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Speech and language therapists’ approaches to communication intervention with children and adults with profound and multiple learning disability

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TitleSpeech and language therapists’ approaches to communication intervention with children and adults with profound and multiple learning disability
Publication TypeJournal Article
AbstractBackground: People with profound intellectual and multiple disabilities (PMLD) have communication impairments as one defining characteristic. Aims: To explore speech and language therapists’ (SLTs) decision making in communication interventions for people with PMLD, in terms of the intervention approaches used, the factors informing the decisions to use specific interventions and the extent to which the rationales underpinning these decisions related to the components of evidence based practice (EBP), namely empirical evidence, clinical experience and client/carer views and values. Methods & Procedures: A questionnaire on communication assessment and intervention for people with PMLD was sent to SLTs in the UK to elicit information on: the communication intervention approaches they used; their rationales for their intervention choices; their use of published evidence to inform decision making. Outcomes & Results: Intensive interaction and objects of reference were the communication interventions most often used with people with PMLD, with some differences between children and adults evident. Rationales provided conformed somewhat to the EBP framework though extension of the existing framework and addition of practical and organizational considerations led to a revised typology of rationale for decision making. Rationales most frequently related to the empowerment, development and behavioural preferences of the person with PMLD. Conclusions & Implications: Empirical research evidence was seldom mentioned by SLTs as informing intervention decision making leading to very diverse practice. There is a need for further research on the effectiveness of commonly used but under-evaluated interventions. There is also a need to alert SLTs to the evidence base supporting other approaches, particularly switch-based, cause and effect approaches.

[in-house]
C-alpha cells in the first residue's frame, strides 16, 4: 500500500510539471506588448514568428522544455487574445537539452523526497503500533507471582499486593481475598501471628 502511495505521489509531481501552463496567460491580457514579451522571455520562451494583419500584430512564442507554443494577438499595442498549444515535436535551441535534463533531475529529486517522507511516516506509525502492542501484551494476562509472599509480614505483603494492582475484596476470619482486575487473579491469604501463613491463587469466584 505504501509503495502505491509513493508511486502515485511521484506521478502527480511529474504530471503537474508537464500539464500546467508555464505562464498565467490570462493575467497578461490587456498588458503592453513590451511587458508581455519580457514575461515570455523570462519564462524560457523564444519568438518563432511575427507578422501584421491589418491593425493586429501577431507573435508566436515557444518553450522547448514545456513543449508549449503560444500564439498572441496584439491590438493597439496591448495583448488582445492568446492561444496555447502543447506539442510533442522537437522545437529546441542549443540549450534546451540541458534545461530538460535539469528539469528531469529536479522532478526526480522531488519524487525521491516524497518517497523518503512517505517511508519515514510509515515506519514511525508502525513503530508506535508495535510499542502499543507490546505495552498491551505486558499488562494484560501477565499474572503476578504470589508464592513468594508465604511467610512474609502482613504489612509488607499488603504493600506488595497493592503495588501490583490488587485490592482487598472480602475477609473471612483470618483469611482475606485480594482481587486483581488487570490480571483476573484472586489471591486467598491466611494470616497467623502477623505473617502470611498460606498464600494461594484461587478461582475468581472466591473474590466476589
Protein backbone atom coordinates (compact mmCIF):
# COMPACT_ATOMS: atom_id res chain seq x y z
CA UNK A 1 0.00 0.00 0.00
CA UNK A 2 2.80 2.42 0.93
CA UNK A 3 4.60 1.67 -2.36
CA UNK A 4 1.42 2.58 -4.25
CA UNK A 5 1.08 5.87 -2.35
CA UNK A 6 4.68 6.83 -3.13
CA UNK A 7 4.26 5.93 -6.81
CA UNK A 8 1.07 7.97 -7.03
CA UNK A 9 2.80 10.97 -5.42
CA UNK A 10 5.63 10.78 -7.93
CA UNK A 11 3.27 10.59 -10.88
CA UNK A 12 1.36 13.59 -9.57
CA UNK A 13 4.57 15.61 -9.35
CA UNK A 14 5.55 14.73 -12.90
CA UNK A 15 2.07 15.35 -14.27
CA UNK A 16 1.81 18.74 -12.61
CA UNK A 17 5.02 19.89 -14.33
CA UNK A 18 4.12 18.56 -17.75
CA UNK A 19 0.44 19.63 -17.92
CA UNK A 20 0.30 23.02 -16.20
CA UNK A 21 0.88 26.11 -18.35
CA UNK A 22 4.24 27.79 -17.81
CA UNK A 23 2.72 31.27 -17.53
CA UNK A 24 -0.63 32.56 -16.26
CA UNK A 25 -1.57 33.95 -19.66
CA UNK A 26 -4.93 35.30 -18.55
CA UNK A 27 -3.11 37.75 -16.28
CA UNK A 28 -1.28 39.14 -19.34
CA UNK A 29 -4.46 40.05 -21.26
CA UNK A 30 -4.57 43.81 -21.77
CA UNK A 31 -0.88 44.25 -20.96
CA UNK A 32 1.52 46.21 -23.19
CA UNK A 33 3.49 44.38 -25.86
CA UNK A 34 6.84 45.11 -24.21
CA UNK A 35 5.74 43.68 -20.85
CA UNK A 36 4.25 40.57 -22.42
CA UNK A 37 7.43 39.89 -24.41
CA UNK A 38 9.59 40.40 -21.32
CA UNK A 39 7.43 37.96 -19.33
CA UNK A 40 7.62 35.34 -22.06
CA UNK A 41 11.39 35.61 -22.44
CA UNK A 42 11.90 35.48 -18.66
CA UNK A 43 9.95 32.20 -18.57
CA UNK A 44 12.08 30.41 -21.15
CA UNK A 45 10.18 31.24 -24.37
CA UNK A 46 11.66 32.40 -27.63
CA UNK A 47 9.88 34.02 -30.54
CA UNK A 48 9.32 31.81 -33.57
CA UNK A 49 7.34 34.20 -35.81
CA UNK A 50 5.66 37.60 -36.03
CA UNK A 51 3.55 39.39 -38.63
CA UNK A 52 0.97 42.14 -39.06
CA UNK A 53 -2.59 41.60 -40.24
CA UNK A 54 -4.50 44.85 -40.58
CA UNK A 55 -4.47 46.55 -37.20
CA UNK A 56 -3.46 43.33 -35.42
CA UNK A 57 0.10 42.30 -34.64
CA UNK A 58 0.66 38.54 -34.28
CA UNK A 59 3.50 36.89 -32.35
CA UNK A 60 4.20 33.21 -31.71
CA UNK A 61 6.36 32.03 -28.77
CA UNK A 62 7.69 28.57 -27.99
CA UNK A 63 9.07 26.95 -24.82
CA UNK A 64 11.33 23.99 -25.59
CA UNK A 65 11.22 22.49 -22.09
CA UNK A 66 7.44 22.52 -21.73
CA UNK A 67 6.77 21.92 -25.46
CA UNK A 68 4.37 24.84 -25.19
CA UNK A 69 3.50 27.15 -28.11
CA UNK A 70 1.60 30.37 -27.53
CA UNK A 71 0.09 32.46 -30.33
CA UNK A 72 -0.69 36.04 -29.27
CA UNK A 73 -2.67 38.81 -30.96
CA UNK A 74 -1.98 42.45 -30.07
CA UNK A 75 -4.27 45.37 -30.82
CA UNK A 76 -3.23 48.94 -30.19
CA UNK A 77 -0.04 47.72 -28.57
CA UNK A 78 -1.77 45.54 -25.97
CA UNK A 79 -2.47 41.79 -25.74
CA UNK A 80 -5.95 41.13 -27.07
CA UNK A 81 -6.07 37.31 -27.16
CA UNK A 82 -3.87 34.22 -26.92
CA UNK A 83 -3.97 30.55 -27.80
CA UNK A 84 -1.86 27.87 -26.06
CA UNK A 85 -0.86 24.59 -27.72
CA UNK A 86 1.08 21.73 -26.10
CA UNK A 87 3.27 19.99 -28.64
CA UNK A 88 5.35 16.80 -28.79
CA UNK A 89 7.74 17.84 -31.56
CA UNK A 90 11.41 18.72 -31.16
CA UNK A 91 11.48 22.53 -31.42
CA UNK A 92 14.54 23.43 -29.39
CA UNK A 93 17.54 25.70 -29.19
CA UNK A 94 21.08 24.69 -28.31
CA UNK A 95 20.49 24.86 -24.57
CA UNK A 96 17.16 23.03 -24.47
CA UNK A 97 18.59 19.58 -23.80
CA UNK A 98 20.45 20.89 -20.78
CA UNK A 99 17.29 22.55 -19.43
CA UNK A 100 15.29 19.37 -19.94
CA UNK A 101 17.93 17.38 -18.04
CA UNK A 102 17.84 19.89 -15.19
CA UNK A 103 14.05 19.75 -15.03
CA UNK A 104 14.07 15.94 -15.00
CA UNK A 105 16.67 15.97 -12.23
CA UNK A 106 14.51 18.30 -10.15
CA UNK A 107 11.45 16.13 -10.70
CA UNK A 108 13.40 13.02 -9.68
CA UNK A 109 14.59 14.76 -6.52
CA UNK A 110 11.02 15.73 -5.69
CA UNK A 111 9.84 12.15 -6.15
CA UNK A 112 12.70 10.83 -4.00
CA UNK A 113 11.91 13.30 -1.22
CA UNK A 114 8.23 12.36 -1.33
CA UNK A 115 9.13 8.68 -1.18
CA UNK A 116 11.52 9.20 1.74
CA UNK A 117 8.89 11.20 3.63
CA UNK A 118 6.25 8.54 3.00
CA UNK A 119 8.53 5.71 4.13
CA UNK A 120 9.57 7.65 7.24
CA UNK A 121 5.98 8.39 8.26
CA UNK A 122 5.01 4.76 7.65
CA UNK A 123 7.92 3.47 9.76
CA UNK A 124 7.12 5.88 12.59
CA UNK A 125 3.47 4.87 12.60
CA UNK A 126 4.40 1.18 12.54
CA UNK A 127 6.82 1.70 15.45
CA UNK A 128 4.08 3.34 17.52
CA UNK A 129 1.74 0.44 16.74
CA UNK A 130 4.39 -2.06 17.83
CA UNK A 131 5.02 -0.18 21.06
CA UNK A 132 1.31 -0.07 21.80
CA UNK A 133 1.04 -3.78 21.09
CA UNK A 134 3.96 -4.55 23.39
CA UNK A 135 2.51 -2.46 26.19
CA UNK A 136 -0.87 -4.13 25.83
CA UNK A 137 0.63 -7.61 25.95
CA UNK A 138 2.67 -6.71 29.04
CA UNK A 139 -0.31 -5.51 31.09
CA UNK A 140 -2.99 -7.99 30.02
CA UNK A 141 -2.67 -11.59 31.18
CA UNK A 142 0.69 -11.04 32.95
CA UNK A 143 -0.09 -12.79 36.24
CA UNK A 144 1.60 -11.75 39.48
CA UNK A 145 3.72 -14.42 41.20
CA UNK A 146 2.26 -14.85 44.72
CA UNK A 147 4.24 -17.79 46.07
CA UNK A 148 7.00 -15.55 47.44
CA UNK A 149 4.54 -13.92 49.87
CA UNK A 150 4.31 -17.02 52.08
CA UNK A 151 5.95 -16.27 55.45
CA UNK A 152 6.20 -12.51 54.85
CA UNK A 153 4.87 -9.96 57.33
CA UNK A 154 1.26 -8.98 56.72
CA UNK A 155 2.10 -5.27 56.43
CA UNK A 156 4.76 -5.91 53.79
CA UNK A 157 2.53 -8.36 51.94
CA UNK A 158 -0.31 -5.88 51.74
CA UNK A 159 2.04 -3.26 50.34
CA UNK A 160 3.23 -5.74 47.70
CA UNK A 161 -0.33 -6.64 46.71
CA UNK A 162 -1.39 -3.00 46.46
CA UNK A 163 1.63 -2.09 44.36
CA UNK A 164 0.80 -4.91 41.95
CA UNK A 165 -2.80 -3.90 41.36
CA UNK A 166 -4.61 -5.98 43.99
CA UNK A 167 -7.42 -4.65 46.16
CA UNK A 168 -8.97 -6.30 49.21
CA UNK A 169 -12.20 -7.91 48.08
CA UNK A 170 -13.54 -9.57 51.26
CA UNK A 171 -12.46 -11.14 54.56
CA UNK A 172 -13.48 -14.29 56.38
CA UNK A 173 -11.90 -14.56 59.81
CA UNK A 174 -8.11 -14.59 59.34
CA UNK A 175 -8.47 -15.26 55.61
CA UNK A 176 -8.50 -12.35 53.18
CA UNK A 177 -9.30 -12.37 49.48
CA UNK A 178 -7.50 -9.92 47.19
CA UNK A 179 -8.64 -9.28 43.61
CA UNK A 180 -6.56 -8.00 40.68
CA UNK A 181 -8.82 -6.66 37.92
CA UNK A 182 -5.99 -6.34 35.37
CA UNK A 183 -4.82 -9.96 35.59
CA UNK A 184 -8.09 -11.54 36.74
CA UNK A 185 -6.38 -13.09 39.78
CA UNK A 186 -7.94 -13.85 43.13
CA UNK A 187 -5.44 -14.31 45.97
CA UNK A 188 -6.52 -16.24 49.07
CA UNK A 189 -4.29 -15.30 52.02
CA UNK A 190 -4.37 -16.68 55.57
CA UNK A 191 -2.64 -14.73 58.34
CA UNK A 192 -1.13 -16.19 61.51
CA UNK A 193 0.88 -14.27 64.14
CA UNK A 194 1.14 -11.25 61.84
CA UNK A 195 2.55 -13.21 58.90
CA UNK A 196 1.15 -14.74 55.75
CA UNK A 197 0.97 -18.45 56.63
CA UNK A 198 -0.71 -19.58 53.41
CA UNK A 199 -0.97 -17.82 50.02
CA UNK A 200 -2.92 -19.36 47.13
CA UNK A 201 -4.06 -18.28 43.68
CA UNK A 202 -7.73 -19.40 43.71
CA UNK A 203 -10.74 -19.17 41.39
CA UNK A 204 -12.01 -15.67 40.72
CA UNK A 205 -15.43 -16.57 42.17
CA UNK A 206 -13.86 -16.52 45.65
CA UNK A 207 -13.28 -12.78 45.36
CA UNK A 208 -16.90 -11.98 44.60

AuthorsGoldbart, J., Chadwik D., and Buell S.
Year of Publication2014
PublicationInternational Journal of Language and Communication Disorders
Volume49
Issue6
Pages687-701
ISSN1368-2822 (print), 1460-6984 (online)
Publisher DOIhttp://onlinelibrary.wiley.com/doi/10.1111/1460-6984.12098/abstract
Keywords (MeSH)communication disorders, evidence-based practice, intellectual disability, language disorders, language therapy, learning disorders, pilot projects, speech disorders, speech therapy, surveys & questionnaires
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